For many patients, hearing aids are the key to unlocking a higher quality of life and restoring their ability to hear. Perhaps you’ve noticed a decline in the quality of your hearing, or a recent doctor’s visit has resulted in the recommendation for hearing aids.

Or, maybe you’re hoping that digital hearing aids may be a way to improve the life of a loved one dealing with hearing loss. Whatever the case may be, this easy-to-use guide can help you understand how digital hearing aids work, the different options available, and more.

How Do Hearing Aids Help You Hear?

How do Hearing Aids Help You Hear

Essentially, a hearing aid receives sound (such as speech and other noises) through its microphone, sending the sound waves to an amplifier. The amplifier then increases the signals’ power, sending them through a speaker to the wearer’s ear. A hearing aid’s specific process depends largely on whether it is an analog or digital device.

Analog Versus Digital Hearing Devices

When choosing a hearing aid, there are two main types to consider:

Analog Devices

A conventional analog hearing aid equally amplifies speech and other noise, with some models offering the ability to slightly differentiate the sounds. This type of hearing aid is not commonly used anymore and may actually be difficult to find, although in more recent times the Over-The-Counter “hearing aids” are similar in the sense that they are not specifically programmable.

Digital Devices

A digitally programmable hearing aid uses an internal computer chip to analyze sound waves based on a high-tech algorithm, making it capable of detecting whether an incoming sound is speech related or another noise. As a result, this type specifically amplifies speech and minimizes unnecessary background noise. Another benefit of this type is the ability to program the device to match your specific hearing issue.

Components of Digital Hearing Aids

In general, the following electronic components are found on most models of digital hearing aids:

● Amplifier
● Microphone(s)
● Miniature speaker/receiver
● Battery (regular or rechargeable)
● Function/program switch
● Wax guards

You Can Tell an Aid’s Style by Its Three Initials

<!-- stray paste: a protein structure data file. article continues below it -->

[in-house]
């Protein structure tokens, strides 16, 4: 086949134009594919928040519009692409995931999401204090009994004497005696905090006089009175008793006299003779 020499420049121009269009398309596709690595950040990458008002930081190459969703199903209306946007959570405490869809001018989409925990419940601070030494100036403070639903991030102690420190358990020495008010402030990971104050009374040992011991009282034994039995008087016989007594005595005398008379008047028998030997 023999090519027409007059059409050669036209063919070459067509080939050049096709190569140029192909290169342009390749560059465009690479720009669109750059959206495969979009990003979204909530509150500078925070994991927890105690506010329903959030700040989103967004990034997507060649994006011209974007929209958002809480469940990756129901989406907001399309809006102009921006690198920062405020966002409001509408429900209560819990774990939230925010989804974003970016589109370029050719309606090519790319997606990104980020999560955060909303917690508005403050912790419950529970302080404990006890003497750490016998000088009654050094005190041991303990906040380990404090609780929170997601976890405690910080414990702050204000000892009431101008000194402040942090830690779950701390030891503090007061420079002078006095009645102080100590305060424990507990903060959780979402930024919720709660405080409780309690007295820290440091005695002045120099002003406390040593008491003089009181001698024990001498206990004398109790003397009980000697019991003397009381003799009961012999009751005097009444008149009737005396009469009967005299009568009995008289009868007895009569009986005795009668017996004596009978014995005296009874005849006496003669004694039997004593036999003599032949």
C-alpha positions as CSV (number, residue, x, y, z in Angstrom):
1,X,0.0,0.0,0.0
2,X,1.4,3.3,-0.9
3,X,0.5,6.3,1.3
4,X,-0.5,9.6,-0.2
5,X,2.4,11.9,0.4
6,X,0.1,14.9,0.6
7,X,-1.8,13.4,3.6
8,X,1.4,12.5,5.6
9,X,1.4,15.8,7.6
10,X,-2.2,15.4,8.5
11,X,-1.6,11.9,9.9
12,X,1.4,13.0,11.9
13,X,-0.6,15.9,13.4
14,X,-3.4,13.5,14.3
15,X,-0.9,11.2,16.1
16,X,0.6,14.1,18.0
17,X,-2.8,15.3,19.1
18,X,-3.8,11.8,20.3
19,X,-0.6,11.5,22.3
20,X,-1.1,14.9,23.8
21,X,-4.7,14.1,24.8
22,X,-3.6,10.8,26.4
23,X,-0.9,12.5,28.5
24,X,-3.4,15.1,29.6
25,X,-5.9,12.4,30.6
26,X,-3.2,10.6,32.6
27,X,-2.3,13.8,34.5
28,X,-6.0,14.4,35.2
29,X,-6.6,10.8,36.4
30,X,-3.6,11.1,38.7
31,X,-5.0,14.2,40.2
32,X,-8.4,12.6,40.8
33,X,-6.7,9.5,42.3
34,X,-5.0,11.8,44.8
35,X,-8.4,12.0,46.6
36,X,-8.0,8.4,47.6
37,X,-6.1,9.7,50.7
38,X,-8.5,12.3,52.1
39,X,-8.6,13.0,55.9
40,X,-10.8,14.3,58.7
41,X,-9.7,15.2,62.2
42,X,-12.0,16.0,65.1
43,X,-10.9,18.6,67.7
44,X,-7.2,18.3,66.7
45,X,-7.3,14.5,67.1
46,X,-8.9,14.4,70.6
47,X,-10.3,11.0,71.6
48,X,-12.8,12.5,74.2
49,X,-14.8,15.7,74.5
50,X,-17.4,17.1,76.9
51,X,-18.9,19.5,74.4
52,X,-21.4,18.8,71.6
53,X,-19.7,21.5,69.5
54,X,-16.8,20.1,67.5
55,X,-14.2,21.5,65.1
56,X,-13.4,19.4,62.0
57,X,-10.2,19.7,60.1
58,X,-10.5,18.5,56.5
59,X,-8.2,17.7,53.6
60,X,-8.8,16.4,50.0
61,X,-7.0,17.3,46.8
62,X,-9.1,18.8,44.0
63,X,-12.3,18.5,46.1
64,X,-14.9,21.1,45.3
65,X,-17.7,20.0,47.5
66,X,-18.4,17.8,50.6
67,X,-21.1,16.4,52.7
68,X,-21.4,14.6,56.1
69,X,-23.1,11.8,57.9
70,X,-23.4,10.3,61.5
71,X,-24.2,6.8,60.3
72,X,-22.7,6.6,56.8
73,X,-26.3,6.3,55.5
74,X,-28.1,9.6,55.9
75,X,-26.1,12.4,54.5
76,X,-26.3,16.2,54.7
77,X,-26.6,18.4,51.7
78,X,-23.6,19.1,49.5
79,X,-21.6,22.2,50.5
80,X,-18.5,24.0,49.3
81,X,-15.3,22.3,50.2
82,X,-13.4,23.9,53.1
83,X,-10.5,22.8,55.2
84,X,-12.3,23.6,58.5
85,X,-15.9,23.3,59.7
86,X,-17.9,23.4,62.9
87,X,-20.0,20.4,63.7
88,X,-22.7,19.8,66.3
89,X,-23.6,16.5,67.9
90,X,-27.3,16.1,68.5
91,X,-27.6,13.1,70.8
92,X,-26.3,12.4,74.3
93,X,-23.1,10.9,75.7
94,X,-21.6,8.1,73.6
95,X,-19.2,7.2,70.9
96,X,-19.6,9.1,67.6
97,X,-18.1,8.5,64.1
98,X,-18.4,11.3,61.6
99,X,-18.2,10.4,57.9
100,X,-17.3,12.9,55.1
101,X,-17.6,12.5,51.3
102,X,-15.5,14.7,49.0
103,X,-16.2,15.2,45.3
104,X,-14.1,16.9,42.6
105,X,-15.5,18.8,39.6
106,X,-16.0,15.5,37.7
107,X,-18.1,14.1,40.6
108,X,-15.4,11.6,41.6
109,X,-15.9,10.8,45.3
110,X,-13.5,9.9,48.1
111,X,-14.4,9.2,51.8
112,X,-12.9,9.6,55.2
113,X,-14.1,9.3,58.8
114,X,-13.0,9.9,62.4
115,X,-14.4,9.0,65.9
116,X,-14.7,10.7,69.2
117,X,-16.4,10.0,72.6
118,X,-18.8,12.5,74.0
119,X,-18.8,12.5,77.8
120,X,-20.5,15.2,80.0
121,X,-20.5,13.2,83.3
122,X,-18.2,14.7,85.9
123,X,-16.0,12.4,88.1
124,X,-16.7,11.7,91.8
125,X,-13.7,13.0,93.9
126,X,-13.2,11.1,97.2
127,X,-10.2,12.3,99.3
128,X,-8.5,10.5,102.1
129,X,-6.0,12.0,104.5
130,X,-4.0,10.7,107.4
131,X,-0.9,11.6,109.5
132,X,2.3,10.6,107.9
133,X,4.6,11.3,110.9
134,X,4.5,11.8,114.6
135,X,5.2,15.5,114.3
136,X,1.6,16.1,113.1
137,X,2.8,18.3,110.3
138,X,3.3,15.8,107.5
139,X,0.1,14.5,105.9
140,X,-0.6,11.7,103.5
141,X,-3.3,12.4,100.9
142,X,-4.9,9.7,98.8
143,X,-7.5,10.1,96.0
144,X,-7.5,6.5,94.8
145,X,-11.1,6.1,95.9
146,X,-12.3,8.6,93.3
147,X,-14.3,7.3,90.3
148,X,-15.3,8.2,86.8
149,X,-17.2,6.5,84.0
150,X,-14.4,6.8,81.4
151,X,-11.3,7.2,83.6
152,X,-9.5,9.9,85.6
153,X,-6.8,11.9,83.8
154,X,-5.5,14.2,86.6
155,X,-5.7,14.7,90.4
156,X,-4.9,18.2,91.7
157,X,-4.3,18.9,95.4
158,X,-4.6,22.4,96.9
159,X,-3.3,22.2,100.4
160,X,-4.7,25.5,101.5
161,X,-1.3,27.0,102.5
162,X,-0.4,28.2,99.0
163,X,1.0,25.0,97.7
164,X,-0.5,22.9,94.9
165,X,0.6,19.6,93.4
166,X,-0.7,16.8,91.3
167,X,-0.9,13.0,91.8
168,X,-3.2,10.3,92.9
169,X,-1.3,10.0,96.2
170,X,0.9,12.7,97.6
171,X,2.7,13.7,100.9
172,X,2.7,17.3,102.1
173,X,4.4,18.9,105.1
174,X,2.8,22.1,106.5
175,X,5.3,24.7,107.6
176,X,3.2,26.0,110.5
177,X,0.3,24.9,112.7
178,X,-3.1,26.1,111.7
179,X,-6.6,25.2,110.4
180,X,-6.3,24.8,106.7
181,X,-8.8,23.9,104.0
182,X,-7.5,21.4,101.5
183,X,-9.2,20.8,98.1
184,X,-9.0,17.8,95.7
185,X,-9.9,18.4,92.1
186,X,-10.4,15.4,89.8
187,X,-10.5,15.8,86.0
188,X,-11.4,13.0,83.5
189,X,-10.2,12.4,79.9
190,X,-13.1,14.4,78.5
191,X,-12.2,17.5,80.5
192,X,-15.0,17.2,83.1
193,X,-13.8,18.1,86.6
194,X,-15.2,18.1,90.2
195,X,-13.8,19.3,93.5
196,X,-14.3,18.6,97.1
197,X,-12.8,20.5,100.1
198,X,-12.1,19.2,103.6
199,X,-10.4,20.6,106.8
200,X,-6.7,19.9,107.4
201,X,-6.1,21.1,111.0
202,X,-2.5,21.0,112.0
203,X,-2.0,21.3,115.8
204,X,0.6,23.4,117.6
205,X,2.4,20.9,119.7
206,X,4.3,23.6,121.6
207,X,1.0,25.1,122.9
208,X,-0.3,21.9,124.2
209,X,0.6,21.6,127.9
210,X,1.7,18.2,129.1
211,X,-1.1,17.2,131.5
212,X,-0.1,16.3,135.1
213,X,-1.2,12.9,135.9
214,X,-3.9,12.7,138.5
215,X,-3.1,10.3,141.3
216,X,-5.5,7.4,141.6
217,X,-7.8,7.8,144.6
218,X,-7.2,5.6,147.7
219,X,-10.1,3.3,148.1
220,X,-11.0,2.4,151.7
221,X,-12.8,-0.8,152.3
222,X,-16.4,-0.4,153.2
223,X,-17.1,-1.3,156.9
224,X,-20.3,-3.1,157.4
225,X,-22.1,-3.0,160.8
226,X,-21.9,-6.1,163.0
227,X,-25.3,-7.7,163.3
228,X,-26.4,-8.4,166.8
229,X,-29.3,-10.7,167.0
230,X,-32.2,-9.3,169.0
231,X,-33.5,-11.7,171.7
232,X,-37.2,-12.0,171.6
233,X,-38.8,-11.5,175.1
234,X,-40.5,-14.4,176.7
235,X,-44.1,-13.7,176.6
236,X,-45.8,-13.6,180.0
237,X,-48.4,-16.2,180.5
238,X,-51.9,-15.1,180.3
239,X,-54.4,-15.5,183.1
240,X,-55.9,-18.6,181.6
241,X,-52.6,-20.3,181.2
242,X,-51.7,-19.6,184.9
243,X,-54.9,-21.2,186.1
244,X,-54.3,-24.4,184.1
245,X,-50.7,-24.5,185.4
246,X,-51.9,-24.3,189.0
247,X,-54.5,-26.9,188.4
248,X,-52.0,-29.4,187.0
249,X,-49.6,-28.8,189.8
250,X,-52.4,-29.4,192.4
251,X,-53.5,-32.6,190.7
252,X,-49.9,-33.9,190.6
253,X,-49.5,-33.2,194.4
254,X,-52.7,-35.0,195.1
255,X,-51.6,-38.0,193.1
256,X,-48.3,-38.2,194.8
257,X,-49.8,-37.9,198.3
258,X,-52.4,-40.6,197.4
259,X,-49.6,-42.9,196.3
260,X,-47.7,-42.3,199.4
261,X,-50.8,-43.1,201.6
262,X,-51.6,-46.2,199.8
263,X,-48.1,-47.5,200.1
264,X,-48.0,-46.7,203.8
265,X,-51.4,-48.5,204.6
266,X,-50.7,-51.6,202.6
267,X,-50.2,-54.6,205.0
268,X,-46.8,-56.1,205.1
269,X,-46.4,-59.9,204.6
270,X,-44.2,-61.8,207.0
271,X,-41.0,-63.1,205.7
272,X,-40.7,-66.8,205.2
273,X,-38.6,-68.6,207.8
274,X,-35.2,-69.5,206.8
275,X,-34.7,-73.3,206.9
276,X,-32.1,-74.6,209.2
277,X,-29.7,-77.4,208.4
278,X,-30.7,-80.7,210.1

Hearing aids are typically labeled with three distinct initials that indicate where the specific device is intended to be worn.


BTE (Behind The Ear) aids measure a bit larger than one inch long and rest behind your outer ear. It will have tubing that goes down and attaches to a custom ear mold.


RIC (Receiver In the Canal / Receiver In The Ear) aids are usually smaller and less visible than BTEs, using a receiver wire in your ear canal and connected to a processor behind your ear. This is the most commonly used hearing device at this time.

ITEs, ITCs, CICs & IICs-

ITE (In The Ear) aids are custom-designed to perfectly fit the contours of your outer ear. This is the largest of the custom products. ITC (In The Canal) aids are a smaller version of ITEs, designed to sit deeper within the ear canal. CIC (Completely In the Canal) is the smallest type of ITE, fitting completely within your ear canal. IIC (Invisible In the Canal) are truly the smallest style of aids and are generally not visible to the naked eye, depending on the size of the canal.

What Should You Know About Batteries?

Hearing Aid Batteries


All types of hearing aids require batteries, and it’s important to be prepared for the regular replacement cost and proper replacement procedure. You’ll need to learn what type of batteries are used in your specific hearing aid, as well as how to go about replacing the batteries when necessary.

There are some hearing aids that use rechargeable batteries, which can be extremely convenient and reduce replacement time and costs significantly. Turning off the hearing aid when it’s not in use can help extend the battery life and save you money in the long run.

Learn More About How Hearing Aids Can Help You

Interested in learning more about hearing aid technology and how it can make a difference in your life or the life of a loved one? Memorial Hearing specializes in the treatment of hearing impairments and can provide one-on-one consultation and personalized suggestions for hearing aid solutions.

Contact our office for more information. You can also call (713) 984-7562 to schedule an appointment.